Exercising and nutrition work hand in hand to ensure quick and consistent muscle growth. While going to the gym helps you build physical strength, eating well helps you build the energy to withstand your regimen. So, if you’ve been exercising without seeing much muscle growth, you may be making the following nutritional mistakes.
Not Enough Protein
Generally, muscle growth occurs when your body repairs microtears in fibers with amino acids. Amino acids are proteins. They help with muscle growth and repair. If you don’t eat enough protein, your body will not be able to produce enough amino acids to effectively heal the microtears and help you bulk up in size.
So make sure you’re eating enough fish, turkey, beef, legumes, and other foods that are rich in protein. Some dieticians believe that the sweet spot to aim for for muscle growth is 20 to 30 grams per meal.
Not Enough Calories
Your body needs to have a calorie surplus to grow. If you don’t have enough calories in your body, you won’t be able to grow muscles effectively. In addition, not taking enough calories means your body will have to make up for the energy it needs somewhere else, and since muscles have amino acids, they can use them for energy instead.
If you want to prevent this from happening, you should eat more calories than you can possibly burn.
Not Enough Carbs
Growing muscles involves high-intensity workouts. During these periods, your body’s primary energy source is carbs. Not eating enough carbs means that you may not be able to recover fast, and it may reduce your performance. Some healthy sources of carbohydrates are whole grains such as brown rice, quinoa, oats, and sweet potatoes. Depending on how rigorous your training regimen is, you may have to take 3 to 5 grams per kilogram of your body weight.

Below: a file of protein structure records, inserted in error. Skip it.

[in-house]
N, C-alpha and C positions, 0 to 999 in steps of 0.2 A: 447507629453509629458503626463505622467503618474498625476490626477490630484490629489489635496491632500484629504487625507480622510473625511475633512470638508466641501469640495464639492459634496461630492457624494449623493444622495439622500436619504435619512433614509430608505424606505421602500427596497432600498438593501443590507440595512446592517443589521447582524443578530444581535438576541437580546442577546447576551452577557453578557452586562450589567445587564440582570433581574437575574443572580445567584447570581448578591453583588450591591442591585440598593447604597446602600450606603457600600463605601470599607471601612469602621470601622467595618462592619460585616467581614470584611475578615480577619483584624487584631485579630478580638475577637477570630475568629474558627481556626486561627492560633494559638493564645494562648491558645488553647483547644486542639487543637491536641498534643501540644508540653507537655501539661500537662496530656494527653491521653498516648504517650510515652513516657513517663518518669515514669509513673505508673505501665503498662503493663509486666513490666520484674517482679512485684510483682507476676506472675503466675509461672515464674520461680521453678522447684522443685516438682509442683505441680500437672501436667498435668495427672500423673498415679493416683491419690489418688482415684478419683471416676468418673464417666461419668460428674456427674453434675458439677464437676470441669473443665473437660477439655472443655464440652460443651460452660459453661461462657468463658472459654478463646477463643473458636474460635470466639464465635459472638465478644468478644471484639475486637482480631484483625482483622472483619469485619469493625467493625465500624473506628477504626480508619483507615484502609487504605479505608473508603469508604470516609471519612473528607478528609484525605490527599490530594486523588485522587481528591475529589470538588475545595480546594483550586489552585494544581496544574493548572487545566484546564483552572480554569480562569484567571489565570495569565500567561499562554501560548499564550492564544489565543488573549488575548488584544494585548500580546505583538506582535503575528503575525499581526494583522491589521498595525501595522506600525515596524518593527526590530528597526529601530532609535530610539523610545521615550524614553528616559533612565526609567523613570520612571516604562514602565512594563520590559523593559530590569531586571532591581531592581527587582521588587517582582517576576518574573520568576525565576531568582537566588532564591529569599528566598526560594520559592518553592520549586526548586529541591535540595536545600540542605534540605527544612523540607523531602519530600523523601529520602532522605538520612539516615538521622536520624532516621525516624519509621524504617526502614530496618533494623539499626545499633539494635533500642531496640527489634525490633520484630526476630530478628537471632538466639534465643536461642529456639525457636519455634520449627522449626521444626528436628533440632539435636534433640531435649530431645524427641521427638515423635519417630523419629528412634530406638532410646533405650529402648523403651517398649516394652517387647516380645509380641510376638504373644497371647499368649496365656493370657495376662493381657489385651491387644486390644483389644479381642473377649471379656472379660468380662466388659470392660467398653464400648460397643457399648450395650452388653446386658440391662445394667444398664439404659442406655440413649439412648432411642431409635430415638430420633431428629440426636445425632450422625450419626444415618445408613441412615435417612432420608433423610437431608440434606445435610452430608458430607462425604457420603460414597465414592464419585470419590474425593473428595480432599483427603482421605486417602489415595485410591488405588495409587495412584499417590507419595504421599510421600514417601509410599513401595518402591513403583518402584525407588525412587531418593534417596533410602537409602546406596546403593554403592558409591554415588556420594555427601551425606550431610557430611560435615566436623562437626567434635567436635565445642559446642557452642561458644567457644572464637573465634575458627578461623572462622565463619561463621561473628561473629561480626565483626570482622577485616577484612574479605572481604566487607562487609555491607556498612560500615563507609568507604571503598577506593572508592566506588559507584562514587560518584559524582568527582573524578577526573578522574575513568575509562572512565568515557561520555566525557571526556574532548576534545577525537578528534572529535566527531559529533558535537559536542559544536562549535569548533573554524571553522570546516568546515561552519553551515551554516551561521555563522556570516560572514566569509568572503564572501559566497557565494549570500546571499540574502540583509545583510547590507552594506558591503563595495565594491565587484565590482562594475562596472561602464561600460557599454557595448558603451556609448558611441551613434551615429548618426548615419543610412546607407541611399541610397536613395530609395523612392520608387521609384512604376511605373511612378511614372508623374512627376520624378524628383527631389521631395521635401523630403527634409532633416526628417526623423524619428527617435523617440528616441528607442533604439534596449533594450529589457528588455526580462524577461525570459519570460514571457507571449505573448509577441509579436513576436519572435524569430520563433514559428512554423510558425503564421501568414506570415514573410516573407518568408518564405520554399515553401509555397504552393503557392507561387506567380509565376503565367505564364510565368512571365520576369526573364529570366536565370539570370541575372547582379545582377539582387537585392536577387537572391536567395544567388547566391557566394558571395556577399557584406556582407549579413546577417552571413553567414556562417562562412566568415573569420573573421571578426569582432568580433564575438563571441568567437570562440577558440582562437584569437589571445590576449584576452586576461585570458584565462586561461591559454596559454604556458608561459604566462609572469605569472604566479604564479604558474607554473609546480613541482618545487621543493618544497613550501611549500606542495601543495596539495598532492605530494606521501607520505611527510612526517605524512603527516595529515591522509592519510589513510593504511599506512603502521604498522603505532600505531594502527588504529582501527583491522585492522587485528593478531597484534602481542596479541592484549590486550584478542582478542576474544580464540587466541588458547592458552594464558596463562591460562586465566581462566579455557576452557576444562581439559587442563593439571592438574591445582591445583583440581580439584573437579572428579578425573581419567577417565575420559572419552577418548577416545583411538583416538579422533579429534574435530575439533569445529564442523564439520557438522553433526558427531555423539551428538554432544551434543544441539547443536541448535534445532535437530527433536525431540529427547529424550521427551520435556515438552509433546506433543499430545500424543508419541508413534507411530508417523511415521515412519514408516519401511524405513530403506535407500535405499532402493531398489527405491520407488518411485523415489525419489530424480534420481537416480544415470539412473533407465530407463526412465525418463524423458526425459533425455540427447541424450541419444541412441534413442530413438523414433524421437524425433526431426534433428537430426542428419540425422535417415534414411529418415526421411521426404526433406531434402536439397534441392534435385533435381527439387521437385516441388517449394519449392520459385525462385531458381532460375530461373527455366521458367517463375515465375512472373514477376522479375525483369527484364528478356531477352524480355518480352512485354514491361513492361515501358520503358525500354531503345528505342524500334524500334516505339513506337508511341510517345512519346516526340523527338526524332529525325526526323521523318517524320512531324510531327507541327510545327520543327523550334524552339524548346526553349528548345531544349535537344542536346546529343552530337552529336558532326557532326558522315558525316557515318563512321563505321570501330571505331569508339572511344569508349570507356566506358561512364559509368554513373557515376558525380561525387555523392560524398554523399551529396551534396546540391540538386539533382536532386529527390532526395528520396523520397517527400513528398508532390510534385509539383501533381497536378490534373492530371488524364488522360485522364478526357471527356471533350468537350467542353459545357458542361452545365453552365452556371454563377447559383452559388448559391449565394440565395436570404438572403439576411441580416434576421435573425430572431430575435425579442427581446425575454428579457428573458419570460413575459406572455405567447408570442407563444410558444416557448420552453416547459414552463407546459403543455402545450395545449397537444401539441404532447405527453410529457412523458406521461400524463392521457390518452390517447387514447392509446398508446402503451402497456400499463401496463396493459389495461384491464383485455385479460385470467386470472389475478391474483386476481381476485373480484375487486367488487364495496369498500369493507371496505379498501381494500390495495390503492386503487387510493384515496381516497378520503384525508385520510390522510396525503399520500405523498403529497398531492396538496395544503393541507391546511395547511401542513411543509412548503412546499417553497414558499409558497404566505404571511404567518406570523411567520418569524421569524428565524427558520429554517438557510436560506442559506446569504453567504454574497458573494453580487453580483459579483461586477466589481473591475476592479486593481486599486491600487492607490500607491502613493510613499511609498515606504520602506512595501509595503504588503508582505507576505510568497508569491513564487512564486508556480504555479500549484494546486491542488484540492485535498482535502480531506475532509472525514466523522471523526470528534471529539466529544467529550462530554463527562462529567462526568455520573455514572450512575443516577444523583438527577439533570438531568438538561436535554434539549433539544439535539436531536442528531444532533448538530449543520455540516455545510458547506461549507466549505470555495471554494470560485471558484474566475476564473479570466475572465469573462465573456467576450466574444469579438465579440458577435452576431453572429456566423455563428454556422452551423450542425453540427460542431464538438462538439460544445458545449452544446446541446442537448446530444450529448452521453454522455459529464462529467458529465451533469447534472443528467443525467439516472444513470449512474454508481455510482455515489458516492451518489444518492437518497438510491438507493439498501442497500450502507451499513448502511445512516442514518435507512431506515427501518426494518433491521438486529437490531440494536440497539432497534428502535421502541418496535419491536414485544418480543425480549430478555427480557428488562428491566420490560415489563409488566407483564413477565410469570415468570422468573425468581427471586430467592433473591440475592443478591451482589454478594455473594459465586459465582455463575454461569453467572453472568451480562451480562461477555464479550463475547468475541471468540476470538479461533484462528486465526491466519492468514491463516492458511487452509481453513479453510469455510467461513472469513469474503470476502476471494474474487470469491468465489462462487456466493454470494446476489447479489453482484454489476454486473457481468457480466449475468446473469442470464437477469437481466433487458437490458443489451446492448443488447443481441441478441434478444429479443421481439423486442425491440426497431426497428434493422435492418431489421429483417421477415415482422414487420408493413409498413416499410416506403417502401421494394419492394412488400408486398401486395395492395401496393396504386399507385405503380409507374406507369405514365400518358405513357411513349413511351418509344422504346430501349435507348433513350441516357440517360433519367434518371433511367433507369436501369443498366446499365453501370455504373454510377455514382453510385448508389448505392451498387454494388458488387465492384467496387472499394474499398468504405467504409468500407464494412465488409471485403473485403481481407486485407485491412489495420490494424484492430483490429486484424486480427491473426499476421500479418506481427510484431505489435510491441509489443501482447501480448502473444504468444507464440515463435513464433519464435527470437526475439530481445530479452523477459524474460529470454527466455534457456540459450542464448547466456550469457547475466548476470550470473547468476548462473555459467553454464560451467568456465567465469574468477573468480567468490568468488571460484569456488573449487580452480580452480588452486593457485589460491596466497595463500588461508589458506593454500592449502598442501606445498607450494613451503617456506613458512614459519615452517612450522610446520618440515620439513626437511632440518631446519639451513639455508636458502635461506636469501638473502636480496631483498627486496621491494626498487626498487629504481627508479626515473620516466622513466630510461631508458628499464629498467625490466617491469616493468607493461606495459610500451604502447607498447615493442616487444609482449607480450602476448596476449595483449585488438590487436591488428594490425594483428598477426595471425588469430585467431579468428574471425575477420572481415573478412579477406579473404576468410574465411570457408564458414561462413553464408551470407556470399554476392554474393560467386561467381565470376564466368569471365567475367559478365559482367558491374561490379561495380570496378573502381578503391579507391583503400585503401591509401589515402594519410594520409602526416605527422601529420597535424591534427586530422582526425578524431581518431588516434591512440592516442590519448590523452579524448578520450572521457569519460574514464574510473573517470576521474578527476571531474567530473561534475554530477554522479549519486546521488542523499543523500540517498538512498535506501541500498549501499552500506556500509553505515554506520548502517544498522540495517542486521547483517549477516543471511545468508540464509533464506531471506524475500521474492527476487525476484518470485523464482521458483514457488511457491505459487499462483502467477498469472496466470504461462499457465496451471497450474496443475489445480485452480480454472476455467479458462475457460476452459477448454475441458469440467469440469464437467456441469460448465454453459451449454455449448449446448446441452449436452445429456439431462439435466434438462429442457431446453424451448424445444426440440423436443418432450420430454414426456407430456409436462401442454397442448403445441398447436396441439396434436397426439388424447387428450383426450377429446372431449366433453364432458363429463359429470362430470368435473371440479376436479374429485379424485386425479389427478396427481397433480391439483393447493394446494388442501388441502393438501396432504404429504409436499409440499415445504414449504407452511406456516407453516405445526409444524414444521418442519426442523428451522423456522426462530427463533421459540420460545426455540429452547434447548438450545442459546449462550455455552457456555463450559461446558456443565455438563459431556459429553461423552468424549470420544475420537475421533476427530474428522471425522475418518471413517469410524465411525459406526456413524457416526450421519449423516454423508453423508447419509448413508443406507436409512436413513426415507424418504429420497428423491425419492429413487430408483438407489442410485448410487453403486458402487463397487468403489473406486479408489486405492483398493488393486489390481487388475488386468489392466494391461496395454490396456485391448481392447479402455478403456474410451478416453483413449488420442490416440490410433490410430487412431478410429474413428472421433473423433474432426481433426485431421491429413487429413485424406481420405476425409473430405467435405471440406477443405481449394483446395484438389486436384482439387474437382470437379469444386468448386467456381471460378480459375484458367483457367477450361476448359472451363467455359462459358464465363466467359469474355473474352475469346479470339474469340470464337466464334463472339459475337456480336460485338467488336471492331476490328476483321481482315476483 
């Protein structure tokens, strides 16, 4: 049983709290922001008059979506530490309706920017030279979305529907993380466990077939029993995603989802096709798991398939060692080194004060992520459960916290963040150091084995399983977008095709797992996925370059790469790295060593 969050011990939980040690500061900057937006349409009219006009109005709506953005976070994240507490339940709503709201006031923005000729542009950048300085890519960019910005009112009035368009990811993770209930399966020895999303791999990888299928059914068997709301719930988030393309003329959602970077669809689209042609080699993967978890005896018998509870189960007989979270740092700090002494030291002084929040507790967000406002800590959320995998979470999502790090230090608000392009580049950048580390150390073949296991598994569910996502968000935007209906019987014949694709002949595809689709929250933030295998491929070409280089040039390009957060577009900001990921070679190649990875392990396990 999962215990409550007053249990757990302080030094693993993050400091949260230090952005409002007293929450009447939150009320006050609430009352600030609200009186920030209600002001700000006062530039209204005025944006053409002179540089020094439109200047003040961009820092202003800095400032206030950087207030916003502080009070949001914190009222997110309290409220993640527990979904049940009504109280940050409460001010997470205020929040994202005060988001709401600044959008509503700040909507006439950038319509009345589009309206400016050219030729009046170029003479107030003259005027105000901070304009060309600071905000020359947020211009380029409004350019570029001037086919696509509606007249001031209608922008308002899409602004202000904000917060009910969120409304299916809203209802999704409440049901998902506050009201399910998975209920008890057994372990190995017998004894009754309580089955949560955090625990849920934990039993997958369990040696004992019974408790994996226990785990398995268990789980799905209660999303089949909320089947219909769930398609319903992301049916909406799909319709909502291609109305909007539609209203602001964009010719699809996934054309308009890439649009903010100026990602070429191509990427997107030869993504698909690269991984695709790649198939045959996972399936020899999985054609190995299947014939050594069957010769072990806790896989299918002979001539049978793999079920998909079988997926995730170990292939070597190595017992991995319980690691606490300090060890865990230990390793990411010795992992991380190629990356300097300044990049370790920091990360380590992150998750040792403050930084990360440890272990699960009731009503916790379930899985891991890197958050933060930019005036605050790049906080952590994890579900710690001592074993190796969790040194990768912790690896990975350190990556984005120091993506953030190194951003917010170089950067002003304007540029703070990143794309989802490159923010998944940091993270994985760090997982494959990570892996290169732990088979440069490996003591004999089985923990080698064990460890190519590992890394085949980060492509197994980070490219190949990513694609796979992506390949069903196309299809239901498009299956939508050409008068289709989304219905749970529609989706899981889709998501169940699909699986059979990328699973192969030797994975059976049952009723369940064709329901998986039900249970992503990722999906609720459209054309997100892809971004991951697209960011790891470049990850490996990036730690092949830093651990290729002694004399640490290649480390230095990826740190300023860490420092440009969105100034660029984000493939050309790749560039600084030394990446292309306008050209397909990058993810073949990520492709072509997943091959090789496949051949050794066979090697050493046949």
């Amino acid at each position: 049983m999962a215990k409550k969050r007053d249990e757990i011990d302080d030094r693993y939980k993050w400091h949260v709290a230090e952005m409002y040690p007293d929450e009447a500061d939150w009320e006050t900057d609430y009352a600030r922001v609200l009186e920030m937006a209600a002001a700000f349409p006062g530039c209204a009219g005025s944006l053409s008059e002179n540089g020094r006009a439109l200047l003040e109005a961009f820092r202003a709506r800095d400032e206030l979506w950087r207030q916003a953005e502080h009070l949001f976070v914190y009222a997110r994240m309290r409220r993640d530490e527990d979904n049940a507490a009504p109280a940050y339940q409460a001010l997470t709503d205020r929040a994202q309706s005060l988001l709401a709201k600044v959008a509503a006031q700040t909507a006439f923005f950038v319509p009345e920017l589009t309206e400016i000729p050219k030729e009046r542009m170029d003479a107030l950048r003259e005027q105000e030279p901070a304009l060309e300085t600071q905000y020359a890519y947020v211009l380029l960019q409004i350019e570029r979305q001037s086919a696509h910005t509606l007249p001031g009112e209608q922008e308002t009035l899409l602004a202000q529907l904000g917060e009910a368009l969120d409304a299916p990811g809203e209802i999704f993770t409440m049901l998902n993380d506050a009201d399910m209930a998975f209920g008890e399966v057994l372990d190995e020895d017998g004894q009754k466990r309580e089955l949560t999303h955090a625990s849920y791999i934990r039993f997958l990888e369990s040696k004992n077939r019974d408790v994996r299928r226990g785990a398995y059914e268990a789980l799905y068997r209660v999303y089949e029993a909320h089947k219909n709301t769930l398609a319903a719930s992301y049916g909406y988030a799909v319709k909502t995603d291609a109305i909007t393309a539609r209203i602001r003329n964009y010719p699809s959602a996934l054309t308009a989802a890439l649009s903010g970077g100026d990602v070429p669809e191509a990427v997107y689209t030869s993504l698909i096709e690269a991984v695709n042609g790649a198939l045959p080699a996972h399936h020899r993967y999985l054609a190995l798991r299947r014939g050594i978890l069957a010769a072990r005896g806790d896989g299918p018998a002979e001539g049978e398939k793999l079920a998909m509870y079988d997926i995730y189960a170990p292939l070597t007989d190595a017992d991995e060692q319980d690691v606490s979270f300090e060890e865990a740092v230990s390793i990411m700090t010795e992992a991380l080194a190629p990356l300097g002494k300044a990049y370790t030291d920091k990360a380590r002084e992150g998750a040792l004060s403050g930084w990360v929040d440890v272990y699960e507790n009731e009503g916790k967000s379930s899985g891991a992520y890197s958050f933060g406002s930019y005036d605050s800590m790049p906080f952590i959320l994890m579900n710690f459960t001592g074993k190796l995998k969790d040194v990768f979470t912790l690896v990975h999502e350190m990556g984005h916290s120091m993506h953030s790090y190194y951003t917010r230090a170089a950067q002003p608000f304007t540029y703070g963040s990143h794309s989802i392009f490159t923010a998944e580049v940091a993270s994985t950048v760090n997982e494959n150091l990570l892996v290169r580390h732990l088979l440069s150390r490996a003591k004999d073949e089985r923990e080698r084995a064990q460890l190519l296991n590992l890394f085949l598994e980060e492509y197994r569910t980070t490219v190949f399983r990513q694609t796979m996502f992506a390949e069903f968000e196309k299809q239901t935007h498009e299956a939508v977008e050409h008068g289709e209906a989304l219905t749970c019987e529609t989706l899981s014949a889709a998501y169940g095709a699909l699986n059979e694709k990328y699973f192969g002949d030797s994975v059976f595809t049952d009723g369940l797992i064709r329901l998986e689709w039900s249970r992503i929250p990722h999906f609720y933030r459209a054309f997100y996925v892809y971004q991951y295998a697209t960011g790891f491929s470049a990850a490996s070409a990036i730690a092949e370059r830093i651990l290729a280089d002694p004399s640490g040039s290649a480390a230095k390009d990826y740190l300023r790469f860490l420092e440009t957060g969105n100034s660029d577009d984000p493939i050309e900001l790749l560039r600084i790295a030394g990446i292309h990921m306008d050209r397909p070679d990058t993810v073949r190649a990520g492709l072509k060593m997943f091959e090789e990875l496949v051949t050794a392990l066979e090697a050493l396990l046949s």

Not Enough Water
Your body needs water to perform muscle repair and contraction effectively. When dehydrated, you’re likely to feel tired quickly, get muscle cramps, and be unable to exercise. The amount of water you need to take daily depends on your body weight and the activities you go through every day.
The Academy of Nutrition and Dietetics recommends that if you’re an adult woman, you should take about 11.5 cups of water per day; if you’re a man, you should take up to 15 cups. However, how many cups you choose to take depends entirely on your circumstances and health.